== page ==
On the opposite end of the spectrum is a collection of letters and essays titled E. B. White on Dogs (affiliate link).
Let me say that I have long been an ardent admirer of White’s work. His books Charlotte’s Web and Stuart Little were two of my first favorite books. It wasn’t until recently, however, that I came across some of his essays and swooned a little. This collection is especially charming because each of the included items is somehow related to dogs, often to White’s own dogs, a diverse bunch but mostly comprised of dachshunds.
This is the kind of writing that on the one hand inspires me and on the other hand makes me want to abandon writing all together. Each of these pieces – whether a professionally published essay or a casual letter to a friend – is full of beautifully crafted sentences that elicited from me quiet but emphatic (not to mention outwardly audible) grunts of appreciation.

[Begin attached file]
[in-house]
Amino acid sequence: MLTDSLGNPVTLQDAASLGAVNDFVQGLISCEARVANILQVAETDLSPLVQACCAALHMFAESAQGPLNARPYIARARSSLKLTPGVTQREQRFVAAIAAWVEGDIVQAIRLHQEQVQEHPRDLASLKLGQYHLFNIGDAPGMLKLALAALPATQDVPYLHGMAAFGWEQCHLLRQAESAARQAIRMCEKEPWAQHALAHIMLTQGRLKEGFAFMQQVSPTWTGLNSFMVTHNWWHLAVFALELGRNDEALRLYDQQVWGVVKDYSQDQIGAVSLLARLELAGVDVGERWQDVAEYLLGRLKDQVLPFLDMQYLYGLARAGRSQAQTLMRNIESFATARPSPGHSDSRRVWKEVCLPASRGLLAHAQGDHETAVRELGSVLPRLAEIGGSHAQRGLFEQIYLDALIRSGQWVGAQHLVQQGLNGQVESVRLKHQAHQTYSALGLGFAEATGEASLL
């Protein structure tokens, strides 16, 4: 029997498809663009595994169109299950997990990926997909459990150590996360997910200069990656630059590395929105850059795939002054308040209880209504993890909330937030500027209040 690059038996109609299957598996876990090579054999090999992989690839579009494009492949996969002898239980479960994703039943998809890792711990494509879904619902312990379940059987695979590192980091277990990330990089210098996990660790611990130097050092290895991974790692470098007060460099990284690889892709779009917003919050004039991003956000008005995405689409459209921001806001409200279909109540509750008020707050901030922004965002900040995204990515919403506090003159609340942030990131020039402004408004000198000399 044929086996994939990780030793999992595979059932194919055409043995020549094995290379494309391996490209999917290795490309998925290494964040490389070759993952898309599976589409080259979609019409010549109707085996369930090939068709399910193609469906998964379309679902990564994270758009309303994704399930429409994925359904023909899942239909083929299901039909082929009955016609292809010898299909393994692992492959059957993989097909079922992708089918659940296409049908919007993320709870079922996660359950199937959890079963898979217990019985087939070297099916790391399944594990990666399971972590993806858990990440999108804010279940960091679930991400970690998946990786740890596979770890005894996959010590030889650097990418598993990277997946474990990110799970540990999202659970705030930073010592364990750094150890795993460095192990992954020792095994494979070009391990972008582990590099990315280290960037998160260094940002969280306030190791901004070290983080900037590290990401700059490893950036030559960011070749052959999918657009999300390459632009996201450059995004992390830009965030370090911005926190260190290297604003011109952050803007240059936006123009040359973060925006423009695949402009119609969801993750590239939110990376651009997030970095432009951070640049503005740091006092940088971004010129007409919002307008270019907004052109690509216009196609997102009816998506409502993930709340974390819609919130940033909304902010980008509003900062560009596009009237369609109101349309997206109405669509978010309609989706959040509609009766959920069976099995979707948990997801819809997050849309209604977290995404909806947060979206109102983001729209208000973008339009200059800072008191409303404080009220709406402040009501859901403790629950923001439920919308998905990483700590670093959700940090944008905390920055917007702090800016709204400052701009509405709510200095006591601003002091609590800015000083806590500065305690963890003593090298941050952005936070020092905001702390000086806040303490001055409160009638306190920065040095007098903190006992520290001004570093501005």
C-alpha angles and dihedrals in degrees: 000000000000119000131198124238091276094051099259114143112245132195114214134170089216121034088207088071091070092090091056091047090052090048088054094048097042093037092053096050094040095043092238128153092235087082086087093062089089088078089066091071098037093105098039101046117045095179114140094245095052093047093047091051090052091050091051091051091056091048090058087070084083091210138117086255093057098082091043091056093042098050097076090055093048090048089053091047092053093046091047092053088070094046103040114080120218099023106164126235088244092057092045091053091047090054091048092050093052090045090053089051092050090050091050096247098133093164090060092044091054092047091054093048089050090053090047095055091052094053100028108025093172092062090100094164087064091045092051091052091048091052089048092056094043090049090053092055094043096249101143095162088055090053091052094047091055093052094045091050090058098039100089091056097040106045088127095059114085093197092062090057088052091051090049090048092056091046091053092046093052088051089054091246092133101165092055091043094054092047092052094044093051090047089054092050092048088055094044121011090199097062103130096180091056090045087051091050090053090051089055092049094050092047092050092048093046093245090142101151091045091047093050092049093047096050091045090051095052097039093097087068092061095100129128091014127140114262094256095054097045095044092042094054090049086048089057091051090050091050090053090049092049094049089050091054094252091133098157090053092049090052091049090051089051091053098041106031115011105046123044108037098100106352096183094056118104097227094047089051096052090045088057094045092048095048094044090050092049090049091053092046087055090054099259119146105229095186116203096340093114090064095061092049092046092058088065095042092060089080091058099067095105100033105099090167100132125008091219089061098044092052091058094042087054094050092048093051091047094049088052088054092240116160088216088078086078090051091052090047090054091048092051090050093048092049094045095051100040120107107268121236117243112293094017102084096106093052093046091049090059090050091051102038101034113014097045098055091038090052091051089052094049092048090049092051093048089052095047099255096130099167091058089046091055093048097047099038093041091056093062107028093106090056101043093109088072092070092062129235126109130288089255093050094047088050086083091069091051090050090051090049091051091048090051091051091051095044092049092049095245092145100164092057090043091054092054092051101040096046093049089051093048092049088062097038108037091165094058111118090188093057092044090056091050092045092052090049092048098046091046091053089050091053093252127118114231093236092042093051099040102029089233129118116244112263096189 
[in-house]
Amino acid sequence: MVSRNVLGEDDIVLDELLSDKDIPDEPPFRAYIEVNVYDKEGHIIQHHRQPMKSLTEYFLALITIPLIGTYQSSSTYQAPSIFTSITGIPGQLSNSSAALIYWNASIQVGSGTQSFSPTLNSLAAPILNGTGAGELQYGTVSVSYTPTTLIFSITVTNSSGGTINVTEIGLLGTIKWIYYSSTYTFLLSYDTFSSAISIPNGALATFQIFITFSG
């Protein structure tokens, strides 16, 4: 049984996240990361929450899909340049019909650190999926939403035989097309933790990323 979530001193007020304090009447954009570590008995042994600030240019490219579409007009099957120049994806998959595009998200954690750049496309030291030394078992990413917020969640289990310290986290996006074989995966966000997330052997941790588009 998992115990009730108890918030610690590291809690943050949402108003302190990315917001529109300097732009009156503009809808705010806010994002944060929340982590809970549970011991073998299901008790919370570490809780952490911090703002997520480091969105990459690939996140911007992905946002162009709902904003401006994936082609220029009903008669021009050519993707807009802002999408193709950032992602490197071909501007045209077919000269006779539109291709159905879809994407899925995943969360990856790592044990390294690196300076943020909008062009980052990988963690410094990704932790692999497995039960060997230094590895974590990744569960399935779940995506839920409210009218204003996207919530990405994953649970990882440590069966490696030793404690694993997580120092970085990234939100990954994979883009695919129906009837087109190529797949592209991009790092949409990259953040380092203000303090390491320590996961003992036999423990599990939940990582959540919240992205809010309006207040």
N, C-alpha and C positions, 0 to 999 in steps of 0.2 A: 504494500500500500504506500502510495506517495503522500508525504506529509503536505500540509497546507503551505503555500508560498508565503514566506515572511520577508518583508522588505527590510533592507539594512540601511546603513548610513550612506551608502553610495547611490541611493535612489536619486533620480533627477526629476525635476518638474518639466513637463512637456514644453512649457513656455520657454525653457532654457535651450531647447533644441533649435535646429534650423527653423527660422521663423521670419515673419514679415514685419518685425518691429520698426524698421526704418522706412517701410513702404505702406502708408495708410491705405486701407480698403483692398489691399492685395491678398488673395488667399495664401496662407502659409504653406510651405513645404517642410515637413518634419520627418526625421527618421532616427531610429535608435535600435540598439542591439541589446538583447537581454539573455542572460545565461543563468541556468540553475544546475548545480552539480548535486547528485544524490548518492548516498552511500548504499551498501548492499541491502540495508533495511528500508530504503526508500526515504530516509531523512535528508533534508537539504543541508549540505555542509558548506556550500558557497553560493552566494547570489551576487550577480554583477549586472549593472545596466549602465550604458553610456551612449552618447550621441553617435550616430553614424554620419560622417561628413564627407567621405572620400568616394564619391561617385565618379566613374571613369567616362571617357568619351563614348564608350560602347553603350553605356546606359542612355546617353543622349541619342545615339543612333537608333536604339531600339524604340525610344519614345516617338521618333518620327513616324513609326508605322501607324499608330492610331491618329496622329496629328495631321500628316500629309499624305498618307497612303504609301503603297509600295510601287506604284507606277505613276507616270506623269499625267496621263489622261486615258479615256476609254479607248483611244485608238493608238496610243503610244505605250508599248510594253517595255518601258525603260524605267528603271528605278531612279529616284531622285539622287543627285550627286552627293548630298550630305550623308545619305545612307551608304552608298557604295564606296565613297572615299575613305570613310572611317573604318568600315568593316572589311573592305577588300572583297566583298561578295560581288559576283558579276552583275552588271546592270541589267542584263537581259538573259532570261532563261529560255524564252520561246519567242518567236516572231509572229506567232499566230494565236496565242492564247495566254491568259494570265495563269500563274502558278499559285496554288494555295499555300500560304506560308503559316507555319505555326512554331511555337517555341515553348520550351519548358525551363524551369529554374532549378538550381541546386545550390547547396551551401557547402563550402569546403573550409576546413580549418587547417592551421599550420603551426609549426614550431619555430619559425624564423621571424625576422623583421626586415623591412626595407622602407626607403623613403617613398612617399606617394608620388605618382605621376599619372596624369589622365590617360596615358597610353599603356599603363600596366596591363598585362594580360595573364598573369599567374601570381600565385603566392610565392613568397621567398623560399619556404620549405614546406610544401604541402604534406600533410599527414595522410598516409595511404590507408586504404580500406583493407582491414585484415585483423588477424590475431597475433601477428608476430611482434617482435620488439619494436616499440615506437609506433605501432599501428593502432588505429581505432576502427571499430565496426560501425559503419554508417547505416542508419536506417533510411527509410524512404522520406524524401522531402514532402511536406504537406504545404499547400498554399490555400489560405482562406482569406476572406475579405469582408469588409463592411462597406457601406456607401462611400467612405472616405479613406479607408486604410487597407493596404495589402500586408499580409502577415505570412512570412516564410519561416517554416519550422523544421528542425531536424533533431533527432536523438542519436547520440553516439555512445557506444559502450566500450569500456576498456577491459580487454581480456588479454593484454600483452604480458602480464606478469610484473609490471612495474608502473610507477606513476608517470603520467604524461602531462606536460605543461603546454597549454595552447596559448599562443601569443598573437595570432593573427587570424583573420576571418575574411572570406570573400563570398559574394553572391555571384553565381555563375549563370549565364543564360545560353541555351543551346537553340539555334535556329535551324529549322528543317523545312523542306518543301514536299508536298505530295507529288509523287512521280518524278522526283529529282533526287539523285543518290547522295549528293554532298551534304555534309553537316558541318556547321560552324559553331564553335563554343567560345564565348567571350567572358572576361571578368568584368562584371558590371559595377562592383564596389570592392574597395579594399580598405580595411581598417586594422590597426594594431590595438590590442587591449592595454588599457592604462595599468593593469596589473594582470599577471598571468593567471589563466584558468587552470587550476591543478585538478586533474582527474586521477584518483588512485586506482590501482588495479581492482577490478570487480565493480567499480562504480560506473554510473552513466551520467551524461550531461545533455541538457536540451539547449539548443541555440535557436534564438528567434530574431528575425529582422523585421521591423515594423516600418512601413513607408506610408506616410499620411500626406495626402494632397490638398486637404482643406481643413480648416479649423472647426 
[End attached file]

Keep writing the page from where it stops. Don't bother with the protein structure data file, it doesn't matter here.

Reading two such different types of books, one so close on the heels of the other, forced a comparison that otherwise would seem ludicrous. But, like Andrea Badgley observed in her recent post, Growth Spurt, writers often become critical readers. While Andrea’s epiphany focused on the role of good structure in a work of fiction, I was struck by the vast range of quality. If The Angel Experiment was a bag of cheese curls, E.B. White’s writing was a beautifully arranged and deeply satisfying platter of fresh fruit, aromatic bread, and a selection of the finest cheeses money can buy … all accompanied by a perfectly paired glass of merlot with a bit of dark chocolate for dessert.
There really is no comparison when you get right down to it.
Does that mean I will never read another “cheese curl” book? Nope. I will read plenty of them, I’m sure. But, I will know and appreciate them for what they are, and I will only indulge every once in a while. After all, if people are what they eat, writers must certainly be what they read.
P.S. – Little side note and bit of trivia: our own Wendy Thomas is the great niece of E.B. White. Quite a nice, if intimidating, bit of literary heritage there!
And let’s not forget the blogs. Here are a few of my favorite writerly posts from this week:
- More Twitter Followers: How to Get More Twitter Followers Today by @IanCleary – A few easy and useful tactics